While I’ve been on vacation in Italy I’ve wrestled with what to focus on for this week’s post. There’s been so much to see, mull over and write about!
But what’s most influenced me this week is Italian style. Not fashion, of which there is MUCH, but style.
My friend, Harlow, and I were talking about Italian style yesterday on our boutique crawl (like a pub crawl but with less booze and greater expense). We Austinites like to think of ourselves as “laid back” in terms of style. And while that’s certainly accurate, it could also less generously be called sloppy, careless, lacking. Not that I would ever apply any of these adjectives to my friends and neighbors.
On the other hand, when Italians are in the public sphere they’re going to look their best. Just now, an electrician came to the house to investigate a little issue and he was in designer jeans. That’s commitment, folks.
In my not-so-humble opinion, people here have an impressive sense of style. Harlow, who has lived in Italy for well over a decade, sees Italians as more conservative compared to, say, the French. But from my “laid back” perspective the effortless yet stylish way they put themselves together is a refreshing change from what I generally see at home.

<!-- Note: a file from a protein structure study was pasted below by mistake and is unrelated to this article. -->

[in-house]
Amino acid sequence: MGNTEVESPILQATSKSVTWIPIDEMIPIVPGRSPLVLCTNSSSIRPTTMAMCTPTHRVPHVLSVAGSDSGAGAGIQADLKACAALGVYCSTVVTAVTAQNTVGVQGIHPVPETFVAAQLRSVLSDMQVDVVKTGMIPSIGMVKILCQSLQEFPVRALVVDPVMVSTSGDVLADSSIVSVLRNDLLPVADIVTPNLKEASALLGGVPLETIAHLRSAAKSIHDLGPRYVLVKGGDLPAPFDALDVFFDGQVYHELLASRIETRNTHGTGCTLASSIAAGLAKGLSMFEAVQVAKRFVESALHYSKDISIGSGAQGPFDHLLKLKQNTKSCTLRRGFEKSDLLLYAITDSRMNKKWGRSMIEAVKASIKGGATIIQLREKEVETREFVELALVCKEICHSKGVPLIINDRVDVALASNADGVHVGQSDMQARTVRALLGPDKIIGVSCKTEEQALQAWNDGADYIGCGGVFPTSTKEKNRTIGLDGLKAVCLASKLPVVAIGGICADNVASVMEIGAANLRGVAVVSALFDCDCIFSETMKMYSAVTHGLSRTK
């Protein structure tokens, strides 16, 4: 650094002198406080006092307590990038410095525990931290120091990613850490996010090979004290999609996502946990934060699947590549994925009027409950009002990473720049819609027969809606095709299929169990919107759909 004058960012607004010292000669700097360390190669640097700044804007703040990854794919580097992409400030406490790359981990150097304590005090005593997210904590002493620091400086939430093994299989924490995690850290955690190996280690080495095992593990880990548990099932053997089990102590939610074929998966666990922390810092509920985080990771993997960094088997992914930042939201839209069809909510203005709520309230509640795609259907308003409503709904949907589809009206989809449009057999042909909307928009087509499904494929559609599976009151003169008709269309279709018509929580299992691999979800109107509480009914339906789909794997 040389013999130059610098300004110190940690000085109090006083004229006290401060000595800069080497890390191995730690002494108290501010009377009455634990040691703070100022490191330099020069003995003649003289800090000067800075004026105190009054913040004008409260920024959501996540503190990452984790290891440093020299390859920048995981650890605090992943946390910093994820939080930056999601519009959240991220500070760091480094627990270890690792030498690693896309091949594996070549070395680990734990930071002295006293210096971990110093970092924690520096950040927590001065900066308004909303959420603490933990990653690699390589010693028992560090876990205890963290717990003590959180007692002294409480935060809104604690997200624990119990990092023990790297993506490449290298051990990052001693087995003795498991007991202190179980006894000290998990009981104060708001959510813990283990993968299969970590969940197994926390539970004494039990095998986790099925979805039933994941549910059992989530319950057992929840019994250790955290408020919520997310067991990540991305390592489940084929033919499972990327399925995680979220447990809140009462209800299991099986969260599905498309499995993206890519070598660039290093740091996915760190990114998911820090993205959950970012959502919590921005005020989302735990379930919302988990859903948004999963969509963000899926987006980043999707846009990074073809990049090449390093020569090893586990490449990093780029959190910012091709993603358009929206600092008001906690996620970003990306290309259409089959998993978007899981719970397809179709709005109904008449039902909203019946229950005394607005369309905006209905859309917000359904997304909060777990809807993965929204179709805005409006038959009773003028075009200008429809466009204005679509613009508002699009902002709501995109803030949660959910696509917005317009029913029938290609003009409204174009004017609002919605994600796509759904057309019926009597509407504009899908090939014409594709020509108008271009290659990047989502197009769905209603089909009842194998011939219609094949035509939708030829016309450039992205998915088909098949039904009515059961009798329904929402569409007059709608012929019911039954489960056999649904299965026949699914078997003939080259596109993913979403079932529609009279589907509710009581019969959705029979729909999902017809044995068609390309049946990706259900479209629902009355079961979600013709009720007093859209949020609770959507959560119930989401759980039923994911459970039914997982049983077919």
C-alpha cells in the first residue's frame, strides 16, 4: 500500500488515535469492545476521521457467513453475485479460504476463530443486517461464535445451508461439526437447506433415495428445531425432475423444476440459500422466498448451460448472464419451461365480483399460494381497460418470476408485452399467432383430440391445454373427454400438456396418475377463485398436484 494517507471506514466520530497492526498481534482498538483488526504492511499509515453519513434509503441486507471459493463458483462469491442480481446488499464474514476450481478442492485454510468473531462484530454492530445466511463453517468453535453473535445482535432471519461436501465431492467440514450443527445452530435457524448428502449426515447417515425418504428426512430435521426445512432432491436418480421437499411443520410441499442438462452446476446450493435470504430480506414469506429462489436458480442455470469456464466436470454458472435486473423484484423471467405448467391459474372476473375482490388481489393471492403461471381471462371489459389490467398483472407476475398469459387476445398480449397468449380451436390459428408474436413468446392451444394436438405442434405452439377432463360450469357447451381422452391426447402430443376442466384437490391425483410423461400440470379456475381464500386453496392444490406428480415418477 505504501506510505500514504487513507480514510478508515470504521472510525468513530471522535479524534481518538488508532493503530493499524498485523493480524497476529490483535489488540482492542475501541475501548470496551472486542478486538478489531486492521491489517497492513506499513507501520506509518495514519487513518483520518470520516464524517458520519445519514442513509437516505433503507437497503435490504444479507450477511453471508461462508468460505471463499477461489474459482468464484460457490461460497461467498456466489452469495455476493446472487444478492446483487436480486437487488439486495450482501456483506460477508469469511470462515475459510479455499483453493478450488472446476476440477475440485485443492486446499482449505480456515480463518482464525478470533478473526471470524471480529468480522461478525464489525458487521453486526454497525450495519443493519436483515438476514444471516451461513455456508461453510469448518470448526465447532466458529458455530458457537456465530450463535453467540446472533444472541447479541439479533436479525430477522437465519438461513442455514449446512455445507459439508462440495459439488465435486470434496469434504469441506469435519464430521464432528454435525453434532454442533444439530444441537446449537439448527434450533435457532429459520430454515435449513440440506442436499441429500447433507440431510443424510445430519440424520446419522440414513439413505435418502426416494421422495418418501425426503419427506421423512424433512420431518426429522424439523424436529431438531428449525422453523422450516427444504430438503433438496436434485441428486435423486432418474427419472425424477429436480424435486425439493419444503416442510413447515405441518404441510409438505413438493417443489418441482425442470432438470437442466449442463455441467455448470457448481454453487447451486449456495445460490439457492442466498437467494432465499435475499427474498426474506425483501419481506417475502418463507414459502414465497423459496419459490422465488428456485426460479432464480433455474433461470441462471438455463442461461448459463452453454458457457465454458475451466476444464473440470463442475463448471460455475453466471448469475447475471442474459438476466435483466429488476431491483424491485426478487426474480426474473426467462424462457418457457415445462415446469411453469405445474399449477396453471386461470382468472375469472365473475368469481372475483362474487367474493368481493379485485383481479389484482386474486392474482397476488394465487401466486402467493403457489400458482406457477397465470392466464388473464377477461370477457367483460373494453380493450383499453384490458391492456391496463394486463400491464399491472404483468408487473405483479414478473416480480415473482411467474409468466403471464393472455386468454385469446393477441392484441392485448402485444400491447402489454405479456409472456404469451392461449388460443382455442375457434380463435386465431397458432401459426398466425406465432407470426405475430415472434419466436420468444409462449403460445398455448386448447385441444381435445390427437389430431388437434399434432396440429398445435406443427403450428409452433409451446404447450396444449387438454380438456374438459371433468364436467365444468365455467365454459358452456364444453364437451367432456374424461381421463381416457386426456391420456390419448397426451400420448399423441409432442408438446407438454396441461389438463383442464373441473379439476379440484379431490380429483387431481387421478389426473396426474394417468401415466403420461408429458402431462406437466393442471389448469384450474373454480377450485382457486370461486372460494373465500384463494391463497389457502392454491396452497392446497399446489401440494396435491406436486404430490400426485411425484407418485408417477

I snapped a couple of pics while out and about to illustrate my point. In one photo, an older woman is wearing a fairly conservative blue blouse. Chanel, I think. Worn with a navy or black skirt and pumps, it would be part of a very conservative, predictable ensemble. Instead? She’s wearing it with white jeans and tall black boots. To me, she is the opposite of conservative and predictable. Her style is classic and timeless without being prim and proper.
In the other photo, another, also older, woman is wearing an on-trend long cardigan. If she’d worn it with loose-fitting trousers and loafers, she would be the epitome of prim and proper. But she’s wearing slim-fitting trousers, flat sandals, black sunnies, and a scarf tied at her neck. Her style is sophisticated and chic.
These ladies might be nonnas but there’s certainly nothing granny-ish about their style.